Being savvy with your finances is incredibly important and the best way to do this is to understand what options are available out there for you.
Nobody wants to be in debt, but often it is unavoidable – and for many of us, this is simply a fact of life. When it comes to credit card debt, you may wonder what all the different avenues exist to help you out.
Should you refinance? Should you consolidate your debts? Both of these methods are essentially debt paying off debt.
With all these terms and options, it can be difficult to understand what they all mean and what you should choose. So, we’ve created a helpful guide to inform you of your options and what everything actually means.
So, let’s dive right in.
What Is Credit Card Refinancing?
Credit card refinancing, often known as a balance transfer, is the process whereby a balance of a credit card is transferred to another credit card. Switching your balance to another lender is a good way to try and get a more favorable interest rate and avoid further debt due to high interest rates.
Sometimes you can get lucky and manage to successfully apply for a 0% interest credit card that allows you to transfer your existing balance onto it. Some might have terms that say they’re 0% for a number of months and then an increase in interest for the remaining term of the balance.
This is fantastic as it means you’re only paying towards the balance of the card for a specific time, rather than additional interest charges.
However, the likelihood of being accepted for a 0% credit card will depend on your credit score and personal circumstances. Sometimes, you may only be able to get a card with e.g. a 10% interest rate.
This can sometimes still be helpful depending on your current interest rate on your credit card – as annually you will save a lot of money, especially if you manage to clear the balance before the end of the interest free period.
It’s important to note though that most cards charge a fee for transferring the balance over to them. Often, this is around the 3-5% mark which, depending on your current balance could be in the hundreds or even thousands.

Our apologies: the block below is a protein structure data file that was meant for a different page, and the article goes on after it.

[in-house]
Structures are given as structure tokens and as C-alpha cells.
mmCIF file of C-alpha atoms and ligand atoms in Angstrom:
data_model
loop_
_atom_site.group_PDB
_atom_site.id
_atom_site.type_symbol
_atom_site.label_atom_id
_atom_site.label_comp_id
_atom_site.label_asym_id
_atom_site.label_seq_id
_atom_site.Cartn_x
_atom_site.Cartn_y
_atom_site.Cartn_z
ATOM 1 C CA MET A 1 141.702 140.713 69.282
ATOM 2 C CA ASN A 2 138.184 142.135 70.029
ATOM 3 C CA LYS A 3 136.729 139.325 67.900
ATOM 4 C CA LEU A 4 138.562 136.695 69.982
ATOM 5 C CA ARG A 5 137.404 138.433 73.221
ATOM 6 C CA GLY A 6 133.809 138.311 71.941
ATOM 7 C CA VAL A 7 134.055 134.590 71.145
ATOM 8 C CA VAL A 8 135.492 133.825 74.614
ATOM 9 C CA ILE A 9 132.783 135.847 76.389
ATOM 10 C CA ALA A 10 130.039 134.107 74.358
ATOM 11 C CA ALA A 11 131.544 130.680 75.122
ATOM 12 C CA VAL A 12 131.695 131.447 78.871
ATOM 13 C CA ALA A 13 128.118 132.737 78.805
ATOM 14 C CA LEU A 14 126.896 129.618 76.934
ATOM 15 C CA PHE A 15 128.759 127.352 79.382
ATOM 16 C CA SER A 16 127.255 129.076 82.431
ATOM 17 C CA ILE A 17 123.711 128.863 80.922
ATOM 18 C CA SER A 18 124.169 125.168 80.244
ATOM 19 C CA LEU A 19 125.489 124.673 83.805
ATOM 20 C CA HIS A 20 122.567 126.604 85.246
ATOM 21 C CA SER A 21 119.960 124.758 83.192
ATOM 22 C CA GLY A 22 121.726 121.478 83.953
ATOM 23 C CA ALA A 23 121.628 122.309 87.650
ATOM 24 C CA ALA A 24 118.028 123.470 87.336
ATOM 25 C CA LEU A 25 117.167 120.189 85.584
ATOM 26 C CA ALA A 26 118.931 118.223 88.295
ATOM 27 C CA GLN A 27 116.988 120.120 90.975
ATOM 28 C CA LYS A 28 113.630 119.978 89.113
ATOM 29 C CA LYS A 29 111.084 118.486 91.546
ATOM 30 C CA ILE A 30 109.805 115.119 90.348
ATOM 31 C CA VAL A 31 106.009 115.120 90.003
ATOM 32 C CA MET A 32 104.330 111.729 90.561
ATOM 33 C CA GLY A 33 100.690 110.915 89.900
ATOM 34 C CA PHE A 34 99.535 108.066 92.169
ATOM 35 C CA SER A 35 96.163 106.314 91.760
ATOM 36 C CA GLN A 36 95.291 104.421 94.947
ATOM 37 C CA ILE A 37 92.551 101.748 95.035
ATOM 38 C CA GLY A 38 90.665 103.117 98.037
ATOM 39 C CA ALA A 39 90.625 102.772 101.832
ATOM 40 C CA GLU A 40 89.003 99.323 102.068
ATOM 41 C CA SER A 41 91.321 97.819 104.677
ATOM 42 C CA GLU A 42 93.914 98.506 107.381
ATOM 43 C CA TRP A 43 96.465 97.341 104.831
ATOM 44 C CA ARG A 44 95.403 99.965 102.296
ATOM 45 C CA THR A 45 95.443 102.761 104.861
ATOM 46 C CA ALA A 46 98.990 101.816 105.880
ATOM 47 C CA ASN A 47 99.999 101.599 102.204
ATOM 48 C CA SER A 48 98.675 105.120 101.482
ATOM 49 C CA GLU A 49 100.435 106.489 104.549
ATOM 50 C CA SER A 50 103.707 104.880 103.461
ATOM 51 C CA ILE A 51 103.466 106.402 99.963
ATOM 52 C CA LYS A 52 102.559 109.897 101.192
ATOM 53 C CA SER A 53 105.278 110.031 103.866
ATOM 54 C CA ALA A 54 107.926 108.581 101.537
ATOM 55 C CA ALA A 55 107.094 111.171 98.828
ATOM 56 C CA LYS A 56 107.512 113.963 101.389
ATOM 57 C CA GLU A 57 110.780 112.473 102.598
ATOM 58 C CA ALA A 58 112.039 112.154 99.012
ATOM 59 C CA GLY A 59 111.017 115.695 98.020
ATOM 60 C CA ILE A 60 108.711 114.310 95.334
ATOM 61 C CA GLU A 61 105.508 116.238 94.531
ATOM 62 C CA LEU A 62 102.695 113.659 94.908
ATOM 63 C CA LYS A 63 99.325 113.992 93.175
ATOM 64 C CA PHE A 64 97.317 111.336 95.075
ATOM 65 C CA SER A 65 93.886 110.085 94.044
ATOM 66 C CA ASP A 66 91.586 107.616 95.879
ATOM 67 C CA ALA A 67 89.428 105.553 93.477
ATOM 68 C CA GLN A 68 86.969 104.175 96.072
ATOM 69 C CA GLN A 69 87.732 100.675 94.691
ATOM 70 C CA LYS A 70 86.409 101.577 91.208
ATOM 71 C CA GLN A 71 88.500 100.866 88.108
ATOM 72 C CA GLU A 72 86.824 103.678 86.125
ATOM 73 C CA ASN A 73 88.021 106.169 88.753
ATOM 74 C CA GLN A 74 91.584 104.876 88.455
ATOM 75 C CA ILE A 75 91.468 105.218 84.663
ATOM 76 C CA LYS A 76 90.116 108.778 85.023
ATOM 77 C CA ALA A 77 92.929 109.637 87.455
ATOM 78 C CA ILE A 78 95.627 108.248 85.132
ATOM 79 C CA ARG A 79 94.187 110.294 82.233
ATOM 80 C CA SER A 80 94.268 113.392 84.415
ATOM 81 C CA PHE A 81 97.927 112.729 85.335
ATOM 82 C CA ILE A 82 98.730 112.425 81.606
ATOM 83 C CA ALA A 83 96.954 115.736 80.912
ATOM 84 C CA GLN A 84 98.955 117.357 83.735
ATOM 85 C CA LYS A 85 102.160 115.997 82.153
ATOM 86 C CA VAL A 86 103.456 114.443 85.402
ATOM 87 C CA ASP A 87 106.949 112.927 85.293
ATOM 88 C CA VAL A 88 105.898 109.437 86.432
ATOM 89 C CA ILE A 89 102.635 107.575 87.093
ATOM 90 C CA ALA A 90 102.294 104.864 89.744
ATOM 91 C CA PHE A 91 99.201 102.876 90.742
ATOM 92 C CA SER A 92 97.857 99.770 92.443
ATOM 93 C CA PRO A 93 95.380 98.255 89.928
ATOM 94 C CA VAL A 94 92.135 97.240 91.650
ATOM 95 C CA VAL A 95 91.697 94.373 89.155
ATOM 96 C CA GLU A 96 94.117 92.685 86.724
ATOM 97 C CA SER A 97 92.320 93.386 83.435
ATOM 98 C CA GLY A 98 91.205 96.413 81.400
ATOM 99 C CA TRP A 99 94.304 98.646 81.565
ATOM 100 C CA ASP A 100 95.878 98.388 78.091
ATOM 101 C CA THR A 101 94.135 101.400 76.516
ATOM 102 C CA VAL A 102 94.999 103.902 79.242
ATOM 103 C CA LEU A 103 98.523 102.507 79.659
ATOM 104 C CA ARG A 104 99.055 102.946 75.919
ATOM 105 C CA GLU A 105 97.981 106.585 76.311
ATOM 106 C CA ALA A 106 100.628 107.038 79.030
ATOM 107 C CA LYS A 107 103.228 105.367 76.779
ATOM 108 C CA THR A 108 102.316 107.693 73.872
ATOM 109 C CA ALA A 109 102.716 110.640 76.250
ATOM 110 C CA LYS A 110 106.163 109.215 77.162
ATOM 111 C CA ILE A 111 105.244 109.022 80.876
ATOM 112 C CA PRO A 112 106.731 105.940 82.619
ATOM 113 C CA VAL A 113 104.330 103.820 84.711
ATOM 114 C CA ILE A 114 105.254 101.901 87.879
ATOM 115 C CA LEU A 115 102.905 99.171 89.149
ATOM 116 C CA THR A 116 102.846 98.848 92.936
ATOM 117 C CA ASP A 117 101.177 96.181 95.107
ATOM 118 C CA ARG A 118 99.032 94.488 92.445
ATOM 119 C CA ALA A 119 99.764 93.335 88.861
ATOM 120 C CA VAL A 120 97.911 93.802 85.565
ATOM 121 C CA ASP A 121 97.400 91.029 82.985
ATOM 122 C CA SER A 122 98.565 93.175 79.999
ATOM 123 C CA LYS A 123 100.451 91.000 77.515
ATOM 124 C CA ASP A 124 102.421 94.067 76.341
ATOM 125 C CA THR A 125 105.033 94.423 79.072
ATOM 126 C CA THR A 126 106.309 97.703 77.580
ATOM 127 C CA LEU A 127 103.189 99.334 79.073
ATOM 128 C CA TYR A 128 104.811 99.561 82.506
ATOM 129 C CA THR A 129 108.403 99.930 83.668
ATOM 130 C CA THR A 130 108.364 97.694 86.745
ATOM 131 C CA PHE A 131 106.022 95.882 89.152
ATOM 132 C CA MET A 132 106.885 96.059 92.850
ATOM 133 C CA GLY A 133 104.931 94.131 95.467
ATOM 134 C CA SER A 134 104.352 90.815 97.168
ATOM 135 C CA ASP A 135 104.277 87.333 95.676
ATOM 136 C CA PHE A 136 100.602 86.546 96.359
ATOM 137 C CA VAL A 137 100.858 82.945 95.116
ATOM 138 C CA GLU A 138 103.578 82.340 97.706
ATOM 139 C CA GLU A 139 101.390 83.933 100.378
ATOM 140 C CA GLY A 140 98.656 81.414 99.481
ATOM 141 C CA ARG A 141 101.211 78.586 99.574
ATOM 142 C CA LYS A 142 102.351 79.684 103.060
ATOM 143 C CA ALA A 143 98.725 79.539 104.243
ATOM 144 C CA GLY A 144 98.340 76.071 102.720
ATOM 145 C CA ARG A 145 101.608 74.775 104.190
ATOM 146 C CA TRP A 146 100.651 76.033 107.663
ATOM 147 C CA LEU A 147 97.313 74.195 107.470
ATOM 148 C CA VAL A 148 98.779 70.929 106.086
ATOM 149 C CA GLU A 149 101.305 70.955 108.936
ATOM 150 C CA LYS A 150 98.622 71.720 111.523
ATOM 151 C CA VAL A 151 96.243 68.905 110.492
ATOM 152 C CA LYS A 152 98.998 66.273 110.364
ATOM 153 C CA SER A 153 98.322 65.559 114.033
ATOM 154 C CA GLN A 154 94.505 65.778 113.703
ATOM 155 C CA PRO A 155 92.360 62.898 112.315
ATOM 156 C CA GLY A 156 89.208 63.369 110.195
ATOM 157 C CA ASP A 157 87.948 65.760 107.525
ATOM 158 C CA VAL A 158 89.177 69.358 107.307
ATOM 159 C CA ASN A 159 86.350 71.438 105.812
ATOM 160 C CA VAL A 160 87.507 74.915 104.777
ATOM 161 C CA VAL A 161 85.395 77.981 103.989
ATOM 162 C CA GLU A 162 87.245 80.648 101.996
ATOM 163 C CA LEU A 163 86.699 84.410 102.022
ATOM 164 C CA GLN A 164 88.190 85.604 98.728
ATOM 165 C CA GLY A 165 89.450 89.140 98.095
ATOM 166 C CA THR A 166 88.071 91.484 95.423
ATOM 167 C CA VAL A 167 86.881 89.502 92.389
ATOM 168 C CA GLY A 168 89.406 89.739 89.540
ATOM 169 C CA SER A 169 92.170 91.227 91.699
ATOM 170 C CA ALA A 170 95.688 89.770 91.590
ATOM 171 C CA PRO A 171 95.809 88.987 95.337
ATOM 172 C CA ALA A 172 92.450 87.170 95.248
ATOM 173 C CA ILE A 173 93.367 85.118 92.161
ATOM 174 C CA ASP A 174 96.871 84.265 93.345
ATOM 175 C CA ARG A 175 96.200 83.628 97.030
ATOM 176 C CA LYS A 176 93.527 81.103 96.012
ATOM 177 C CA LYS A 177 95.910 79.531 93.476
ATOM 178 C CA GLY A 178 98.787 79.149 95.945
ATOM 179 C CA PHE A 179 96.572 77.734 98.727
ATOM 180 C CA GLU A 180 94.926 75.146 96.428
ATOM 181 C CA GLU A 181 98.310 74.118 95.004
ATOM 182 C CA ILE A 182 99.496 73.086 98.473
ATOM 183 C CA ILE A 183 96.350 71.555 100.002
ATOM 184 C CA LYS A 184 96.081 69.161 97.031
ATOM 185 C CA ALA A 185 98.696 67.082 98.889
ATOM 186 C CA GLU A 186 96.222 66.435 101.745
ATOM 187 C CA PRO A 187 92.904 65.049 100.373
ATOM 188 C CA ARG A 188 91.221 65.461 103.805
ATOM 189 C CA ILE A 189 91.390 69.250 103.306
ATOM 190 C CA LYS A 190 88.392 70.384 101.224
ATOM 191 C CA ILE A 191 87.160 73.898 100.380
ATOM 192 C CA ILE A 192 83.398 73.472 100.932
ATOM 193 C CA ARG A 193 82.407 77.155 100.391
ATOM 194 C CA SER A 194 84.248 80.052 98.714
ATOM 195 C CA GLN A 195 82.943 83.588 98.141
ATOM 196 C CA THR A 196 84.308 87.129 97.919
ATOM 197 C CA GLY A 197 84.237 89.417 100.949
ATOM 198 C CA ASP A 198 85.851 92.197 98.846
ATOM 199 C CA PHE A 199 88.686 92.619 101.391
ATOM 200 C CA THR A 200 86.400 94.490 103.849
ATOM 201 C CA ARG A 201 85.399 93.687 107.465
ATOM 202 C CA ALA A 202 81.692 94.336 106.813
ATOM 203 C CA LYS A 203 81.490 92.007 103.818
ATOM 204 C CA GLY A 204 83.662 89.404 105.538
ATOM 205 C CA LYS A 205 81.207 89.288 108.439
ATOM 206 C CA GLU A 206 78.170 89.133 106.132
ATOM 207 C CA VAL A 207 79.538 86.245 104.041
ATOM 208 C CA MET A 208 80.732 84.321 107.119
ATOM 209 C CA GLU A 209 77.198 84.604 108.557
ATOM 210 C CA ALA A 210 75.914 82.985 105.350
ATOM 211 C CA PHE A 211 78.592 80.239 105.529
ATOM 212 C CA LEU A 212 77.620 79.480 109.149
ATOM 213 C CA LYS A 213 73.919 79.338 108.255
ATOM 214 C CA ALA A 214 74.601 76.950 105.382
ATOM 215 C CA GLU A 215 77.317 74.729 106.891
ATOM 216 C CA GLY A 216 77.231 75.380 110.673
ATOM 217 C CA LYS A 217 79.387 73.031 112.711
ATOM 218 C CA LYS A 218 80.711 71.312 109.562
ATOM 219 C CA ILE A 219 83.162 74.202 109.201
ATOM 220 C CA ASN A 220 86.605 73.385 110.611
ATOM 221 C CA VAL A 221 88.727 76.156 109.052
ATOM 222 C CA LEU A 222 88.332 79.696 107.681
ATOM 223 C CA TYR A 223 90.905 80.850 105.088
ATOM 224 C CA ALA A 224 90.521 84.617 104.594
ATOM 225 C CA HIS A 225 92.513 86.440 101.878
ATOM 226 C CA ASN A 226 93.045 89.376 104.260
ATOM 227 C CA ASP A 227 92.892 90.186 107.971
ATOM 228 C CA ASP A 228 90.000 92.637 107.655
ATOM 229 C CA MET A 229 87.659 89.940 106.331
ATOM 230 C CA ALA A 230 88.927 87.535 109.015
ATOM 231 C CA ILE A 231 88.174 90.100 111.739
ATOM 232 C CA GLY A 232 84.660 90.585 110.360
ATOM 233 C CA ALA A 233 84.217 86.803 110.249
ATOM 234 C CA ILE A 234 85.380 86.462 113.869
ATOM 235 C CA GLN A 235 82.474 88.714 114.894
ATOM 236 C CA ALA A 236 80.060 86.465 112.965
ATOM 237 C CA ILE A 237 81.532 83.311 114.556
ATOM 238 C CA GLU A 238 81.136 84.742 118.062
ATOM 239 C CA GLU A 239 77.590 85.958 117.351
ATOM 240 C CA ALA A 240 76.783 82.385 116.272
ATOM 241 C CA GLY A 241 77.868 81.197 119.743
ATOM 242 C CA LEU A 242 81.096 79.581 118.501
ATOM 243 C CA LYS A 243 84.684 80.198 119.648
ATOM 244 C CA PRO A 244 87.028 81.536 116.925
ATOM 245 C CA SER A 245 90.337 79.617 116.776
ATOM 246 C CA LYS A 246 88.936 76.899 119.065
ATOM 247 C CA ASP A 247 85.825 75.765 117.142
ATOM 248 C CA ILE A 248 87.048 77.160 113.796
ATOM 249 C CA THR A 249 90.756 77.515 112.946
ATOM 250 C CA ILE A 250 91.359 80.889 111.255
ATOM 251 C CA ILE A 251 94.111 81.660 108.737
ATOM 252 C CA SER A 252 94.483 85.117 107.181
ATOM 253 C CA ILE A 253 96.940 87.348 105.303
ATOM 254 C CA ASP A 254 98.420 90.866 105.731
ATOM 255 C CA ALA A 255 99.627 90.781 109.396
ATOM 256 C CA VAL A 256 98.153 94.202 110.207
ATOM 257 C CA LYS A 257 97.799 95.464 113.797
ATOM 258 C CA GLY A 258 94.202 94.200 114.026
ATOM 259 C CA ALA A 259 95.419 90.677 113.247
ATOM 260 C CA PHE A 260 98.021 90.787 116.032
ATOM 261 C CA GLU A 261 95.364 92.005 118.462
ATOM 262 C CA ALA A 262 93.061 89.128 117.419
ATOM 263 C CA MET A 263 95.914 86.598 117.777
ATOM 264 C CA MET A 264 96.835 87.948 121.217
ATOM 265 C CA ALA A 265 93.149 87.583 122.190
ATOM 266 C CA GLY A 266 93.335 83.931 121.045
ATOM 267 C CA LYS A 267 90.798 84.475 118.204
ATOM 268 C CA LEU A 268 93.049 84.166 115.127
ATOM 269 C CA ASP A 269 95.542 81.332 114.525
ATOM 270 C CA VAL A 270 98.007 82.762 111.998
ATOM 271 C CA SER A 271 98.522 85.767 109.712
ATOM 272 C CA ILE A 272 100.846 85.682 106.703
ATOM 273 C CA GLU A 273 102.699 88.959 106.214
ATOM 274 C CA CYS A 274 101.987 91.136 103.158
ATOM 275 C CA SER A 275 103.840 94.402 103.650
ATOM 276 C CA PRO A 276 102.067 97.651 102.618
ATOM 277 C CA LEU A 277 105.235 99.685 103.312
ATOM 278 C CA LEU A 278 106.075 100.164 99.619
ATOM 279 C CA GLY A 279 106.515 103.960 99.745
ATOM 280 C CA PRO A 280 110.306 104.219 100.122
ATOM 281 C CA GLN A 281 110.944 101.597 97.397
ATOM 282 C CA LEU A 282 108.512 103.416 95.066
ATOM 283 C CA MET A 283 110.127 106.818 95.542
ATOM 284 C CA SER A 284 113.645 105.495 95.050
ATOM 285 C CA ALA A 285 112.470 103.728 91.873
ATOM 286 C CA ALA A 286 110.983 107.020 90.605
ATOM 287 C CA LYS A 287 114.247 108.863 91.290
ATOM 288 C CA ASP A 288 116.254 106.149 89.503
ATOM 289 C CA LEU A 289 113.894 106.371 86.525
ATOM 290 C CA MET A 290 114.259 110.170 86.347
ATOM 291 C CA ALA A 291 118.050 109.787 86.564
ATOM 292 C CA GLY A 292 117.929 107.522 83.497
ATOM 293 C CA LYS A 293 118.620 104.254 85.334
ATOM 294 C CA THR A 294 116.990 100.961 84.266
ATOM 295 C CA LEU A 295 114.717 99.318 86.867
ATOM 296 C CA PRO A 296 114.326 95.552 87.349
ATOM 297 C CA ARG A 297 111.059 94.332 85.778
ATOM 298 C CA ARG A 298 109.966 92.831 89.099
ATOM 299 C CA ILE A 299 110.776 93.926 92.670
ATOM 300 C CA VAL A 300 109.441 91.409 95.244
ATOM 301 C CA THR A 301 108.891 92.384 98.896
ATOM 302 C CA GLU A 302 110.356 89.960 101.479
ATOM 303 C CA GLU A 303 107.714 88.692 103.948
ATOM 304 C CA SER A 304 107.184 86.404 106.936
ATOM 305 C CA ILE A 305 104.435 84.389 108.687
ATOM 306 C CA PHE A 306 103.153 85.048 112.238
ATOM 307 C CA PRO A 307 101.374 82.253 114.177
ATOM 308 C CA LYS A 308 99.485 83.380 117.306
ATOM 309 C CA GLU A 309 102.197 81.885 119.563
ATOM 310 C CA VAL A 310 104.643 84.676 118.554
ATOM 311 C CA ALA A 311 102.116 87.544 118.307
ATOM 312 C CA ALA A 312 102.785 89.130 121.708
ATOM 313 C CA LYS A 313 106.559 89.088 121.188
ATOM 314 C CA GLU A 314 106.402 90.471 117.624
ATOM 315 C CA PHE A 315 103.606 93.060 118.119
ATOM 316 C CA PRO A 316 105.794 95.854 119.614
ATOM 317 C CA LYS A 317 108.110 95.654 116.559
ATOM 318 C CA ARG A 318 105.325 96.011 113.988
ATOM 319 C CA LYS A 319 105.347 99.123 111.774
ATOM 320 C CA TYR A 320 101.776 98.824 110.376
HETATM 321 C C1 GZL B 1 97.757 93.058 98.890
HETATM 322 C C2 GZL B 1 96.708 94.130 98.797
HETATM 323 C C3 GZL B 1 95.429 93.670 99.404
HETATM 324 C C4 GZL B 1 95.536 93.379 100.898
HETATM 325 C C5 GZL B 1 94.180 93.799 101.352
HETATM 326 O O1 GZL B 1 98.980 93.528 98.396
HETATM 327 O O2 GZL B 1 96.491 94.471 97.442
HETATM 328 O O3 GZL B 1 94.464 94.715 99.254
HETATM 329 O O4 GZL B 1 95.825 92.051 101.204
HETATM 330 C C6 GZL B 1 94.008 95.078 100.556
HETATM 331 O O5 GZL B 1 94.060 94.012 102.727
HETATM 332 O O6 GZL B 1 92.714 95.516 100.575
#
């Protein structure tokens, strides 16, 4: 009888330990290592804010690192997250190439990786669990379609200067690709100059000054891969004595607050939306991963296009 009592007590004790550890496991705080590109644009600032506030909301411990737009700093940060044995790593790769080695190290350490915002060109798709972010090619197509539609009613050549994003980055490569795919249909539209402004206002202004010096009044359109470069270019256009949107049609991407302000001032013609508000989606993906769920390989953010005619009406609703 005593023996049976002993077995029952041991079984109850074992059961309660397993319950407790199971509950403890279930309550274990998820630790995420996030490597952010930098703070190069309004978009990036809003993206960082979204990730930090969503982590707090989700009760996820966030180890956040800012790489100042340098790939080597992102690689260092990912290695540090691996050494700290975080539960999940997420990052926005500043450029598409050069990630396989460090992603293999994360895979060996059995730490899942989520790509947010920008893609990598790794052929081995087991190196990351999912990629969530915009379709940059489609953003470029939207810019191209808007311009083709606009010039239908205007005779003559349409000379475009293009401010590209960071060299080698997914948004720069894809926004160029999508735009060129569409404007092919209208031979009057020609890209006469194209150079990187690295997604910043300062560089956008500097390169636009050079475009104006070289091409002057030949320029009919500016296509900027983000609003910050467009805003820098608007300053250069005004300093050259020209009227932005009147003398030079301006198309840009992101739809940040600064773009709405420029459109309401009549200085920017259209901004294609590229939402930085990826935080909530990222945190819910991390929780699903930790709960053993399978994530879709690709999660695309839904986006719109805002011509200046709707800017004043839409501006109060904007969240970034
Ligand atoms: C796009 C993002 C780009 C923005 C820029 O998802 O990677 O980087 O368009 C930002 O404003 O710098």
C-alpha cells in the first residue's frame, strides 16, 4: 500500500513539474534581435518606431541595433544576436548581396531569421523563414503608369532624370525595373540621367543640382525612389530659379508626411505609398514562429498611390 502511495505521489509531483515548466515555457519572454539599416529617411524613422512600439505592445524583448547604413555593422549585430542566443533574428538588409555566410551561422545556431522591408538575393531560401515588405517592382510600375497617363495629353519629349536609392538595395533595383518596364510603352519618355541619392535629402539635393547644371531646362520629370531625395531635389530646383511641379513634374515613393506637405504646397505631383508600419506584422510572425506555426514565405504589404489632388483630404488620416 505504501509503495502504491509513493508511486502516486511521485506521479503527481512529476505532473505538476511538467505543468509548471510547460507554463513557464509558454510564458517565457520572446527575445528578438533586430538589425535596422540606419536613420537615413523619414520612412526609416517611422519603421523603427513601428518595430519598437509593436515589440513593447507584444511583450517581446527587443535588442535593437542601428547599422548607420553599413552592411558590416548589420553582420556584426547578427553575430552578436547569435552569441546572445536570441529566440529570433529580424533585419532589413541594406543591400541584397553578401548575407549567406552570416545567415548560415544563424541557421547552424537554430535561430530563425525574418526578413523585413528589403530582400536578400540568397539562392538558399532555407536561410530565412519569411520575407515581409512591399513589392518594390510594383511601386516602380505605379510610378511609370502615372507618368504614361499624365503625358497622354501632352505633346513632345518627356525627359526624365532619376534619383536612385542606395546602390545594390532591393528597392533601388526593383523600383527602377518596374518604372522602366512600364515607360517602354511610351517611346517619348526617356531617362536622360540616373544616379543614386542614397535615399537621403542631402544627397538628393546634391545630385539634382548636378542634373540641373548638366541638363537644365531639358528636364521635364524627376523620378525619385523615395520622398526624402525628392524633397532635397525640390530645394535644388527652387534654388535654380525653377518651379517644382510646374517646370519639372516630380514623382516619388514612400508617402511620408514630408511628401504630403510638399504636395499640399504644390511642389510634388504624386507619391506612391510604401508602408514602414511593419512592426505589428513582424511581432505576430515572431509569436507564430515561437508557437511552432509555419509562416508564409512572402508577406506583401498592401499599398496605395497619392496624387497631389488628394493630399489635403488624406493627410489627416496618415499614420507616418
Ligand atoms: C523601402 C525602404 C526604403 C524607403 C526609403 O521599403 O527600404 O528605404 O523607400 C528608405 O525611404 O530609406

Example: $10,000 balance transferred at 5% = $500 fee. Generally, these fees are added to the balance – sometimes initially, sometimes after 12 months.
It’s crucial to understand though, that by moving a balance to another card – your current card balance is then cleared to $0, which means you can now use it again up to its credit limit.
For many people, this can be too tempting and they end up racking up further debt by maxing out their old card too. It may be wise to either cancel that card or lock it away to prevent you from plunging into more debt.
Pros To Credit Card Refinancing
The biggest pro is the time it offers you. You’re given the breathing space through interest free, or cheaper interest rates, to pay off the balance.
If you’re stuck with a card that has an outrageous interest rate and you’re paying regular rates that aren’t clearing the balance – moving it over to another card is hugely beneficial.
Cons To Credit Card Refinancing
There are a number of cons to credit card refinancing. You could end up in further debt in a variety of ways. First, you could use your old credit card and max it out.
Second, as there is no structure for payments as there are with loans, you could opt to pay the minimum requested payments each month and not come close to clearing the balance – if that’s the case, after the interest free period (if applicable) the rate of interest might go through the roof, meaning you’re in bigger trouble than your old credit card.
It’s also important to know that most credit card interest rates are variable, so at any time – your interest rate could be doubled.
What Is Debt Consolidation?
To put it simply, debt consolidation is where you consolidate your existing debts (put together) and pay them off with one lower interest loan or credit card.
The benefits of this is where you have multiple debts that have high interest rates and pay them all off in full with one loan that you pay off with regular payments, usually taking a few years.
If you take out a personal loan to consolidate your debts, you’ll be offered a sum of money with a specific interest rate over a number of years. For example, you might be offered a $10,000 loan for a term of 5 years with an interest rate of 10%.
These loans are normally unsecured, personal loans which means if you fail to meet the repayments – the creditor will not be able to repossess (for example your house).
Secured loans are loans in which the creditor will agree to provide you with the loan but will insist on something like your house as collateral – the loan is secured against your home.
Similar to a balance transfer fee, a secured loan might have an origination fee attached to it, which can be in the region of 1-8%. Of course, all rates are subject to your credit score and circumstances.
Pros To Debt Consolidation
Debt consolidation will collate all of your debts and make them manageable. Not only will you know you have only one debt to pay off, you know exactly how much it is and for how long it will take to clear.
Cons To Debt Consolidation
It depends on your circumstances. Debt consolidation would be better for those with multiple debts and high interest rates, but may not be the best choice for you.
It also does not stop you racking up the debts again on the credit cards you may now have cleared. Additionally, the interest rates may be unfavorable and you’re stuck paying an agreed amount each month for a number of years, which is a big commitment.